It will add to the depth of your walls, so in some cases passageways and driveways will become narrower. Guttering and exterior drain pipes will probably need to be shifted outwards. There may also be the issues of the new exterior projecting over the public highway, or a home looking out of place in a terrace.
External insulation will usually radically alter the appearance of your home.
As a result you may need planning permission, so check with your local council. Windows will also change in appearance somewhat, as the insulation needs to wrap round into the window recess, to avoid the bridging effect.
This kind of insulation is sometimes done when there is a need to repair an existing render. It can also help greatly with protecting walls, although problems with damp should be put right first (e.g. with damp-proofing). External insulation of walls costs several thousand pounds. The savings each year on heating bills will be considerable but it could still take more than twenty years to recover the cost. Therefore, the work is often best done during major refurbishments or during major repairs to the walls of a home.
Internal solid wall insulation
Internal solid wall insulation, or insulated dry lining, can also be costly but there is the opportunity to 'do it yourself'. This brings down the 'payback period' by a very great extent. If it's done professionally, there will be disruption - much more than with external insulation - and it will probably take well over a decade to recover the costs.
Insulated dry lining involves placing usually solid insulation against the inner side of a solid external wall, usually held in place with a wooden lattice. The lattice provides a mounting for plaster-boards, which go over the insulation.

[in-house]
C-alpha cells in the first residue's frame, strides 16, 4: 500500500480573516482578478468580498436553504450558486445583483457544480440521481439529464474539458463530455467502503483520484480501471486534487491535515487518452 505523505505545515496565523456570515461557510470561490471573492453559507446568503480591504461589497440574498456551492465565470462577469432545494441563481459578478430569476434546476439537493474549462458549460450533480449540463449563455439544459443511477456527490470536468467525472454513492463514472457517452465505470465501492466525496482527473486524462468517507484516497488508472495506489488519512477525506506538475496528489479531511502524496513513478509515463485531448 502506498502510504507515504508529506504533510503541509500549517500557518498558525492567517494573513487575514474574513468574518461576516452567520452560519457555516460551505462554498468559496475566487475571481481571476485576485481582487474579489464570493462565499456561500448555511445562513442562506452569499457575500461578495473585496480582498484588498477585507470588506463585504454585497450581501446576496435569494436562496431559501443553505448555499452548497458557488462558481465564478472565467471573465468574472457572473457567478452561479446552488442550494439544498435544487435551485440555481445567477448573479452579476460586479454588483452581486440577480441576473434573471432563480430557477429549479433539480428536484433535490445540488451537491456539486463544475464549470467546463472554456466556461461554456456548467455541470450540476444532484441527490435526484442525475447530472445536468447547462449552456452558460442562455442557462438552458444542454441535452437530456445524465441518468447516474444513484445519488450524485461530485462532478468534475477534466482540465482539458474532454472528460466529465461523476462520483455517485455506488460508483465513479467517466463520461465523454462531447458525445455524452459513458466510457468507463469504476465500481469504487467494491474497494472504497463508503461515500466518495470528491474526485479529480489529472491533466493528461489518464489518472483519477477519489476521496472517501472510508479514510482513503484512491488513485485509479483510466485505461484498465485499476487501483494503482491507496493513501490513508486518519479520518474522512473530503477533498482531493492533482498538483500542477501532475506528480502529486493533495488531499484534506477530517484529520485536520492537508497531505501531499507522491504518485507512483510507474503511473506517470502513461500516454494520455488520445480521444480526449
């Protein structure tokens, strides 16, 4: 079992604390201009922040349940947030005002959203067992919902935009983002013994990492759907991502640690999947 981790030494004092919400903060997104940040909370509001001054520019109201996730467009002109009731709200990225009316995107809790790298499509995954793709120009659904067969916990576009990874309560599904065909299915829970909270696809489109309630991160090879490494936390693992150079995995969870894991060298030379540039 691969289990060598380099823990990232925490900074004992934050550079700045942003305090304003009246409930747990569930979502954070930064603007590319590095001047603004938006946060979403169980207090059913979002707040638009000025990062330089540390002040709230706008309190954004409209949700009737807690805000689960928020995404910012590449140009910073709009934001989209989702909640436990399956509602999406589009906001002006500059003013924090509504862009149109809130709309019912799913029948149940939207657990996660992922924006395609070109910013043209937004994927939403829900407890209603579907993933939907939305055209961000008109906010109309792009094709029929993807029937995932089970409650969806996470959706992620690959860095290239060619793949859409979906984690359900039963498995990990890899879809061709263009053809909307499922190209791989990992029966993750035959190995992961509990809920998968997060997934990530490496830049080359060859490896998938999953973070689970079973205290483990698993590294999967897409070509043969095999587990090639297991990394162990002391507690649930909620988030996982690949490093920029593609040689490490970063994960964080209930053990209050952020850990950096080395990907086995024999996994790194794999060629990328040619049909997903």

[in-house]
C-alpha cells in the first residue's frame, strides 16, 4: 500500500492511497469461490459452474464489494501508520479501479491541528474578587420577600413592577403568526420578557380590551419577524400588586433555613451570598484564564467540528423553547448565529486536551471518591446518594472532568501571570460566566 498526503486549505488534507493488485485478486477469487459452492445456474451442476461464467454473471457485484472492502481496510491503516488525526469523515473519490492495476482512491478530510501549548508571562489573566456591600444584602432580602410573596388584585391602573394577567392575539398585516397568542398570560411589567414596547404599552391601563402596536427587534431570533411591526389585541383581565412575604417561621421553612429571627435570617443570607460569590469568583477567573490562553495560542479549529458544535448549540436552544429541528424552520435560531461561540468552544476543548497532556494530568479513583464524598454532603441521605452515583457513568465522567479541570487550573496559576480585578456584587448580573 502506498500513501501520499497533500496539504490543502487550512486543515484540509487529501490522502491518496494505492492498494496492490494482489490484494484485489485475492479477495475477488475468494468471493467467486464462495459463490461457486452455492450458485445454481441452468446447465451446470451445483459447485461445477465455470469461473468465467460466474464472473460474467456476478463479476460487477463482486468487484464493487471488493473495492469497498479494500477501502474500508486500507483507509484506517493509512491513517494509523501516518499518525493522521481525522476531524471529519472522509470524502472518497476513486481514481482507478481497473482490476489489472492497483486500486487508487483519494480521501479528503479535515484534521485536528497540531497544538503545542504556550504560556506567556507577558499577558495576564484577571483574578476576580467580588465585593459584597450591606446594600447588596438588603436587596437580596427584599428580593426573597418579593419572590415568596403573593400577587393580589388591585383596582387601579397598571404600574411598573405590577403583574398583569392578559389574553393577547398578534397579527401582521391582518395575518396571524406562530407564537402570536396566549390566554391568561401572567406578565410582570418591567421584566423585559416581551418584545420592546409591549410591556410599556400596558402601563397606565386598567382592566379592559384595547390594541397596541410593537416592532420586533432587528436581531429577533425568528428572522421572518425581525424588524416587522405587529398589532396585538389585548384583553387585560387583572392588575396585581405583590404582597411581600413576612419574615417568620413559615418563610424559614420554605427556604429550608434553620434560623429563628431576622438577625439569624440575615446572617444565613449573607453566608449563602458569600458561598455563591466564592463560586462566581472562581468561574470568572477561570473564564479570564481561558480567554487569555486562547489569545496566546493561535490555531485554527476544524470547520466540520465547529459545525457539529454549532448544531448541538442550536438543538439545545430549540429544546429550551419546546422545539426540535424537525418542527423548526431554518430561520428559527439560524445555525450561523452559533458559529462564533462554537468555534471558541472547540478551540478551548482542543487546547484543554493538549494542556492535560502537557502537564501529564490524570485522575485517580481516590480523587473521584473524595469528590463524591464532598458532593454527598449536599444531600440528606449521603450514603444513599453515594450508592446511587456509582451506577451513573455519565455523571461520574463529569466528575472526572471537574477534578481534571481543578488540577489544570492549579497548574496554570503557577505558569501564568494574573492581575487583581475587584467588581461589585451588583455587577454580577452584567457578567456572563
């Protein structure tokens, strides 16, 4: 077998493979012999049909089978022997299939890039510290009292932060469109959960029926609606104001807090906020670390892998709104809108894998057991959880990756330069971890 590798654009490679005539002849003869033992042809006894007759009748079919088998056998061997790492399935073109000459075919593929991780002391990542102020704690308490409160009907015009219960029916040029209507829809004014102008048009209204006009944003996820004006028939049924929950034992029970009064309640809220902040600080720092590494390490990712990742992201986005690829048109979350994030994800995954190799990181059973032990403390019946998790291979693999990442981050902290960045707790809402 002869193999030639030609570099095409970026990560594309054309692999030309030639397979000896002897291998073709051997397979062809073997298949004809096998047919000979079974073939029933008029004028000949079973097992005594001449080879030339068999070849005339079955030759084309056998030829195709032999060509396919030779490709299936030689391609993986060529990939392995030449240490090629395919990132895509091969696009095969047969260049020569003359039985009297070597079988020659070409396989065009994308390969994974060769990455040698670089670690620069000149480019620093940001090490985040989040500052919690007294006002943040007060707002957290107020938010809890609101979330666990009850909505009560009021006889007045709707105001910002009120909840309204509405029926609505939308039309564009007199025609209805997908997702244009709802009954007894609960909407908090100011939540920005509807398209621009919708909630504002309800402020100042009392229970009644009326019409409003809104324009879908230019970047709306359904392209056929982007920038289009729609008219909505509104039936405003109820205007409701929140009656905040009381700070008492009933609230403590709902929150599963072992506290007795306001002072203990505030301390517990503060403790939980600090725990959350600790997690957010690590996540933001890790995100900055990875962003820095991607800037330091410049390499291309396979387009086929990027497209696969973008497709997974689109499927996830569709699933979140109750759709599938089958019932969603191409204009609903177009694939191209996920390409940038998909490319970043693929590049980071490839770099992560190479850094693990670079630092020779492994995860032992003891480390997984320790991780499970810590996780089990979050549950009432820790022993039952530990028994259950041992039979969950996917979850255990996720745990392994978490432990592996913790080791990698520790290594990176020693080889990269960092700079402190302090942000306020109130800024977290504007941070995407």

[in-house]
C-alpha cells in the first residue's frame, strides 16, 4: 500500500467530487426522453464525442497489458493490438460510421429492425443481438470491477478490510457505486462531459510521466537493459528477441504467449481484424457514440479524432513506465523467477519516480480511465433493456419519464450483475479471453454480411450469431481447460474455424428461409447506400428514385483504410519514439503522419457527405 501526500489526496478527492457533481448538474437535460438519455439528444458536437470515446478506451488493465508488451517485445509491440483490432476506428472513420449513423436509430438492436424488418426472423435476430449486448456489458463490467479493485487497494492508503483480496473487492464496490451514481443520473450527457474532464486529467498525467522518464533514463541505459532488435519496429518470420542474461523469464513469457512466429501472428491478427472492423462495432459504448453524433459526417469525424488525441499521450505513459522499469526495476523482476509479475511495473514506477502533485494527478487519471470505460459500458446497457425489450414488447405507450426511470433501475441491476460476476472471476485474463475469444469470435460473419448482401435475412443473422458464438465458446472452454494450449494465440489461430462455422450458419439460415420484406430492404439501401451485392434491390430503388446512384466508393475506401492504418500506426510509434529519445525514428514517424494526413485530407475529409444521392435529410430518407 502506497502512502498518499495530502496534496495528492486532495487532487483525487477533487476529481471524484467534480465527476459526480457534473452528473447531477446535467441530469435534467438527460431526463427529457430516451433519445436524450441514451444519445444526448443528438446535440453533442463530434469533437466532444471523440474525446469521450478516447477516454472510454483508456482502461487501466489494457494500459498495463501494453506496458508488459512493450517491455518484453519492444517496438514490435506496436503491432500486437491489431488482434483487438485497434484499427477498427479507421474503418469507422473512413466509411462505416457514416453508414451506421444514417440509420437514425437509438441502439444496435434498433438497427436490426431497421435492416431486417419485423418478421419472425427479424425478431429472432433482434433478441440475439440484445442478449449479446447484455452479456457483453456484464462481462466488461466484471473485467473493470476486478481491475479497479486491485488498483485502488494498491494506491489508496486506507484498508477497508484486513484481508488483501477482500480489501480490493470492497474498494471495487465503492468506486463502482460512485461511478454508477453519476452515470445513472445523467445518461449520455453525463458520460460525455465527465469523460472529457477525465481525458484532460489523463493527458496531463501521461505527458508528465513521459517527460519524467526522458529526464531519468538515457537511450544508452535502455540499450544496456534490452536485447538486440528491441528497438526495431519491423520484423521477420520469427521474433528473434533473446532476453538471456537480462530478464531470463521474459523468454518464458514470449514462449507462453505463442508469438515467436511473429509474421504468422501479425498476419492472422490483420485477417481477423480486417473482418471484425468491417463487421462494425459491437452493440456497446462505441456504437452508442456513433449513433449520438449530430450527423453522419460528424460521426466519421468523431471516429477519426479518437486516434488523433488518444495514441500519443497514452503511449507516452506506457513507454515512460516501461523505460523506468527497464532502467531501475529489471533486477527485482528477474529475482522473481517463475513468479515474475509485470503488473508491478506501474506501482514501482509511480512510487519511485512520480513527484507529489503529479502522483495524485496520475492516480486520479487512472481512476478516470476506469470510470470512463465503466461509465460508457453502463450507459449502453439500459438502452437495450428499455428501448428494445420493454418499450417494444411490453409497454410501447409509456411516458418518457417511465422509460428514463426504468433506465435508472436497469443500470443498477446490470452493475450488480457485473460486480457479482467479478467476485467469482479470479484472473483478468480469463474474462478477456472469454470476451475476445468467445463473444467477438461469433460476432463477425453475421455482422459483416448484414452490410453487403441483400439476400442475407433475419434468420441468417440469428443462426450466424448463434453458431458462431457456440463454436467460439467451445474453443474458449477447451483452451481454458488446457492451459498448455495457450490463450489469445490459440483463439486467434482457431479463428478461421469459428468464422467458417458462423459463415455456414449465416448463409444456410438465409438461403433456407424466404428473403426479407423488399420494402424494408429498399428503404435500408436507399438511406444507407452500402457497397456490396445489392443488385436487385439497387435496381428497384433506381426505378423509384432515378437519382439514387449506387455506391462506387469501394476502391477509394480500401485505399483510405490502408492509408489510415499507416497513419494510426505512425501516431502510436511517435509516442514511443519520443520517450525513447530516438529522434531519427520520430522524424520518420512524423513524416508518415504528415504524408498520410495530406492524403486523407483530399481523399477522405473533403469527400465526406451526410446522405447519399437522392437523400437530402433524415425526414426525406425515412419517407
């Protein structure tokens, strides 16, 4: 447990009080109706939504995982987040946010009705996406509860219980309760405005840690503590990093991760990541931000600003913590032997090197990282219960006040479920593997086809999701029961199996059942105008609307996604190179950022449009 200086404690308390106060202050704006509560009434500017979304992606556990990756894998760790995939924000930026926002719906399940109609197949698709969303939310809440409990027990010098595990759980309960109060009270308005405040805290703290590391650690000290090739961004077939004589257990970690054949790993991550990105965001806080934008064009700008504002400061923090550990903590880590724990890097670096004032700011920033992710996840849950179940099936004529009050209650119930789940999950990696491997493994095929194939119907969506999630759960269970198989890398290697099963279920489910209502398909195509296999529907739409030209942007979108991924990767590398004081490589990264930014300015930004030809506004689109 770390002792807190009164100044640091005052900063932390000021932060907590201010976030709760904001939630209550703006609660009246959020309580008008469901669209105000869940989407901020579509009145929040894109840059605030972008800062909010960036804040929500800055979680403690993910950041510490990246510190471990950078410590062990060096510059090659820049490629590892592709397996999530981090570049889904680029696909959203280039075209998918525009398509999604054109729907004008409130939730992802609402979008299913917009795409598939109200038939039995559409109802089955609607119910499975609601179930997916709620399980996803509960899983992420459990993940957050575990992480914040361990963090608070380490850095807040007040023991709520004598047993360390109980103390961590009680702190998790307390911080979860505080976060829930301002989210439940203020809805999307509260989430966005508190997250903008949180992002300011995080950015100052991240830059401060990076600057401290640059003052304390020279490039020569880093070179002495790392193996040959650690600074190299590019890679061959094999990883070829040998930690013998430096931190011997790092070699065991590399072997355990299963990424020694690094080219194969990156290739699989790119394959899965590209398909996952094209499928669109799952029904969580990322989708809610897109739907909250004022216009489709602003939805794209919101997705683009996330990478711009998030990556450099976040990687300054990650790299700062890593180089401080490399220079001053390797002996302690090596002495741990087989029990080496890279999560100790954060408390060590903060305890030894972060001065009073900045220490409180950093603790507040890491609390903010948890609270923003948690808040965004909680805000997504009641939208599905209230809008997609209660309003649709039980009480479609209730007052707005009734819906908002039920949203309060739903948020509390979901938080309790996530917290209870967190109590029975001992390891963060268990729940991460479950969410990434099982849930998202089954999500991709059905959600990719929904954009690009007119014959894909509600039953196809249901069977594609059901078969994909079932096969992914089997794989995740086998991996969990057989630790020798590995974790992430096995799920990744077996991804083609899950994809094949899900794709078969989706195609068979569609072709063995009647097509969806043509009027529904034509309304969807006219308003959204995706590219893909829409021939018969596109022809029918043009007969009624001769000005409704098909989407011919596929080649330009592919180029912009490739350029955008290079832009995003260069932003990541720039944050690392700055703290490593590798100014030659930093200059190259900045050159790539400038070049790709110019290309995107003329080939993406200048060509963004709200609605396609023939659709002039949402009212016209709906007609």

However just behind the plasterboard there will also be a vapour membrane, to prevent condensation (interstitial condensation) occurring inside the wall and insulation structure, as a result of warm moist air in the house entering into parts of the structure which will of course be cooler, the further it gets. Sometimes special plasterboards backed with a vapour membrane are used, but this involves sealing the joins between the boards with specialist vapour impermeable adhesive tape, to prevent the warm moist air getting through at the joins.
Radiators, power and aerial sockets, shelves and other structures on the wall will need to be re-mounted on the new plasterboard.
Because of the vapour membrane, which can be punctured, you can't put up shelves and picture hooks, etc. at a later date. Any work that might involve going through the membrane such as putting in new or extra power sockets, or mounting a new radiator, will also damage the membrane. Either the work should be avoided or the membrane re-sealed as part of the work. It is sensible to do the work as part of the fitting of the internal insulation.
Internal solid wall insulation costs around £5,500, but could cut your heating bill by almost 63.6% or up to £445 a year.